Review: Popolocrois

Review: Popolocrois

Some may call it childish. Some may call it easy. But one thing is agreeable; it’s pretty good.

Making its Way to the States

PoPoLoCrois was first released in Japan in the mid 1990’s and received a fair amount of fanfare. So much so that it received a sequel and spawned it’s very own anime series. However, until this game released on the PSP, I had never heard the name before, much less knew how to pronounce it. The PSP remake of the series is in fact the first two games woven together into one long adventure. If you are looking for an in depth, level grinding, epic adventure you are looking in the wrong place. This game is certainly geared towards new-comers to the RPG genre and those just looking for a light romp in a fantasy world with lovable characters.

Young Adult Literature

The story is rather simple and straightforward, yet intricate enough to hold your interest for awhile at least. You are Pietro, the 10 year old prince of PoPoLoCrois. Your mother has been in a deep sleep since you were very little because her soul is caught in the world of darkness. You decide to set out on a grandiose adventure to set your mother’s soul free by facing down the demon that has captured it. As you can see, PoPoLoCrois likes to keep things rather simple. The characters are very straight forward and the story is no confusing at all. Rarely was I unable to predict what was coming next.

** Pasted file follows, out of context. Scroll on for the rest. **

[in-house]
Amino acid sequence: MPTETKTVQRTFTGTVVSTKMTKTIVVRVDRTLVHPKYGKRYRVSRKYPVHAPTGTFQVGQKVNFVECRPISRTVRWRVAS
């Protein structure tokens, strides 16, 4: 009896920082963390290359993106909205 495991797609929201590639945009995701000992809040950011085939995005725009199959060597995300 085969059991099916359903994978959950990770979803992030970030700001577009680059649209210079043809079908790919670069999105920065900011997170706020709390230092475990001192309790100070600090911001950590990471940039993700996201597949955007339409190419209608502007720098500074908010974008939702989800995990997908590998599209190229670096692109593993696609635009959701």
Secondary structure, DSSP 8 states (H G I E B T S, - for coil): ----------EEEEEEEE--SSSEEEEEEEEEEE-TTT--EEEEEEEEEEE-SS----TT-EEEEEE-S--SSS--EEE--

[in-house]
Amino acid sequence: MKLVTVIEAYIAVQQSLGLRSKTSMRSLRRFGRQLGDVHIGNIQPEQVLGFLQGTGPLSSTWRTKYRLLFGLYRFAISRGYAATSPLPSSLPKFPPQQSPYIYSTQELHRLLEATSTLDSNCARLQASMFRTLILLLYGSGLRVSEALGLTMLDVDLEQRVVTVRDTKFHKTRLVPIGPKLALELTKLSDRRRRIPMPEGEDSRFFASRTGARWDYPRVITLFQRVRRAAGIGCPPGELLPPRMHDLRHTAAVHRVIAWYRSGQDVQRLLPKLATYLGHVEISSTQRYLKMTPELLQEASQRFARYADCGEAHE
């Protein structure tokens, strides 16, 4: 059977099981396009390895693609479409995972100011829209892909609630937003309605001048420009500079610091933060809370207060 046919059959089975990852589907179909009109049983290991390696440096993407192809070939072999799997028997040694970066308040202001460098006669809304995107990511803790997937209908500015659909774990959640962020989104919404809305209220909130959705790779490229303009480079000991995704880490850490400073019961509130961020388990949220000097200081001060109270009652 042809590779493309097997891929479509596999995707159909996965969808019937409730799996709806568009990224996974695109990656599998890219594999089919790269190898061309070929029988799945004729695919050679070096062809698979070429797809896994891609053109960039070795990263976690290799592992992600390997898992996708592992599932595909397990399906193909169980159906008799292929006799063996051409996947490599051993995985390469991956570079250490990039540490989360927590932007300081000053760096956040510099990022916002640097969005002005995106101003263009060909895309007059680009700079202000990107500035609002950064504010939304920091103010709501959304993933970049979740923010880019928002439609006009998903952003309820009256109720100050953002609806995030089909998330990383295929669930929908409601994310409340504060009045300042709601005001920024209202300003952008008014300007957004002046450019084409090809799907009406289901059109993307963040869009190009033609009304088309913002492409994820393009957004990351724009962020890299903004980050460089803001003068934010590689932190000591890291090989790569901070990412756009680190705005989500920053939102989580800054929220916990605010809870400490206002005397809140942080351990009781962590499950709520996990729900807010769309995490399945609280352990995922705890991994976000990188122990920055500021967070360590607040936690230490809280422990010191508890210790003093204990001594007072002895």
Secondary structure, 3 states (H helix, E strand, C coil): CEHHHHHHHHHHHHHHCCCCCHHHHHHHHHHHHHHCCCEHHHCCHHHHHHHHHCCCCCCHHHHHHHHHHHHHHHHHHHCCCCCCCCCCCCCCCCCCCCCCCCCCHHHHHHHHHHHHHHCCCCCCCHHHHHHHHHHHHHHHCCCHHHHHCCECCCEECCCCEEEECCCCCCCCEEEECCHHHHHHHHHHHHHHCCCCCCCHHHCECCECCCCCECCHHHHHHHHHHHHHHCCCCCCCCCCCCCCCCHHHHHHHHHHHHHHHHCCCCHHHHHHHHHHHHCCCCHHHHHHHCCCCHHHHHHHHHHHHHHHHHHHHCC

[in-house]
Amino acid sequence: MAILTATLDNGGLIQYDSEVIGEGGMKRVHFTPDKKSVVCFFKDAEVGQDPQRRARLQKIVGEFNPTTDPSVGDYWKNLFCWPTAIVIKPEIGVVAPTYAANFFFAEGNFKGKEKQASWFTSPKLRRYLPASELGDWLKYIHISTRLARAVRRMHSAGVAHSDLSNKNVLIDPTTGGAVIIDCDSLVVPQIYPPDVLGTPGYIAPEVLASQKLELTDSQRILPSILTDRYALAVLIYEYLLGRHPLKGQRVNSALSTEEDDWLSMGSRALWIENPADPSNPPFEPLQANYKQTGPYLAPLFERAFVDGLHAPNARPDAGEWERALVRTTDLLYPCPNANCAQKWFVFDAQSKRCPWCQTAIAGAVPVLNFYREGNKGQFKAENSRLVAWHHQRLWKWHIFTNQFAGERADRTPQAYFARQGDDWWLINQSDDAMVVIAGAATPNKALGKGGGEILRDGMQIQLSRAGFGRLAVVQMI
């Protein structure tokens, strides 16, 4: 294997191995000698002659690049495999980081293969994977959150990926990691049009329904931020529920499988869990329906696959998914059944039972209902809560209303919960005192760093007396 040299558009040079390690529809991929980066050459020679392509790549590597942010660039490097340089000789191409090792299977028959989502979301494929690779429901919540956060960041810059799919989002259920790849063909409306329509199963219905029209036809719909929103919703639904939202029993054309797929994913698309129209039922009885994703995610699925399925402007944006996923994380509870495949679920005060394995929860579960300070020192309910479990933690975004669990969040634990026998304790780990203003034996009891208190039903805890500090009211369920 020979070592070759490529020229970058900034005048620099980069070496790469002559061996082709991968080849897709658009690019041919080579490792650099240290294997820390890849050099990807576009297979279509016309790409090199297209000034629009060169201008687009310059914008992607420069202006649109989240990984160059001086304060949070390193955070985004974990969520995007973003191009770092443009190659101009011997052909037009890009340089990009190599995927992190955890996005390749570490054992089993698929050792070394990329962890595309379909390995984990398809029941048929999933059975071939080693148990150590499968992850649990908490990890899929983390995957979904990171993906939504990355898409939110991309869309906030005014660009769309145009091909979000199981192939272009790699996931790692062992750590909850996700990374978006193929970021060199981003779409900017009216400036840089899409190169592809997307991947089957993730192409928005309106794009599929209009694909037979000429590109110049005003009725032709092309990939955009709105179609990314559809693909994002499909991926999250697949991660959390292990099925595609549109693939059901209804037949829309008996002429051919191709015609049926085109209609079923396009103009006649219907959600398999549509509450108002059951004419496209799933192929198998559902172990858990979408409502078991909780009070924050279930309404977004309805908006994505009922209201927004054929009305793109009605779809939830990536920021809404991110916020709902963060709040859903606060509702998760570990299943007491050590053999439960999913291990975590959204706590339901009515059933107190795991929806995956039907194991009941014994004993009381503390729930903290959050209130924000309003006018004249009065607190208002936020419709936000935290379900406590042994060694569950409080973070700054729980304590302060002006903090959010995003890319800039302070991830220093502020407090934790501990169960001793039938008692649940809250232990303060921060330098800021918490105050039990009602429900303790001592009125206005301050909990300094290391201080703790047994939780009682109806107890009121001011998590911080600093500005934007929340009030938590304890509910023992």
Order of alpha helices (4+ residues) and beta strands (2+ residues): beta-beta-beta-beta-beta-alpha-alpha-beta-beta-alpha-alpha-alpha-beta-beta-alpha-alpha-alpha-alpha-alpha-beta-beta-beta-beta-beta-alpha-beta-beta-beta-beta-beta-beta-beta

The story is divided into chapters and books which separate the story into smaller segments. This works well to give you an idea of how far in the game you are, but the transition between game #1 and game #2 is less than smooth. The first game ended so abruptly and the second game picked up so quickly that I barely had time to process what was happening. They could have done a bit better jobs sewing the two games together with some sort of story so that the jump from 10 year old Pietro and 15 year old Pietro didn’t seem quite so jarring.

The game’s shallow and thin story probably won’t leave you yearning to find out what happens to the characters later, but it is engaging enough to encourage you to finish the game. Most of the story is told through in game dialogue, some of which is superbly voice acted, but the best parts of the story are done through cinema scenes. Any fan of anime is going to love these beautifully rendered cut scenes that can span a good chunk of time.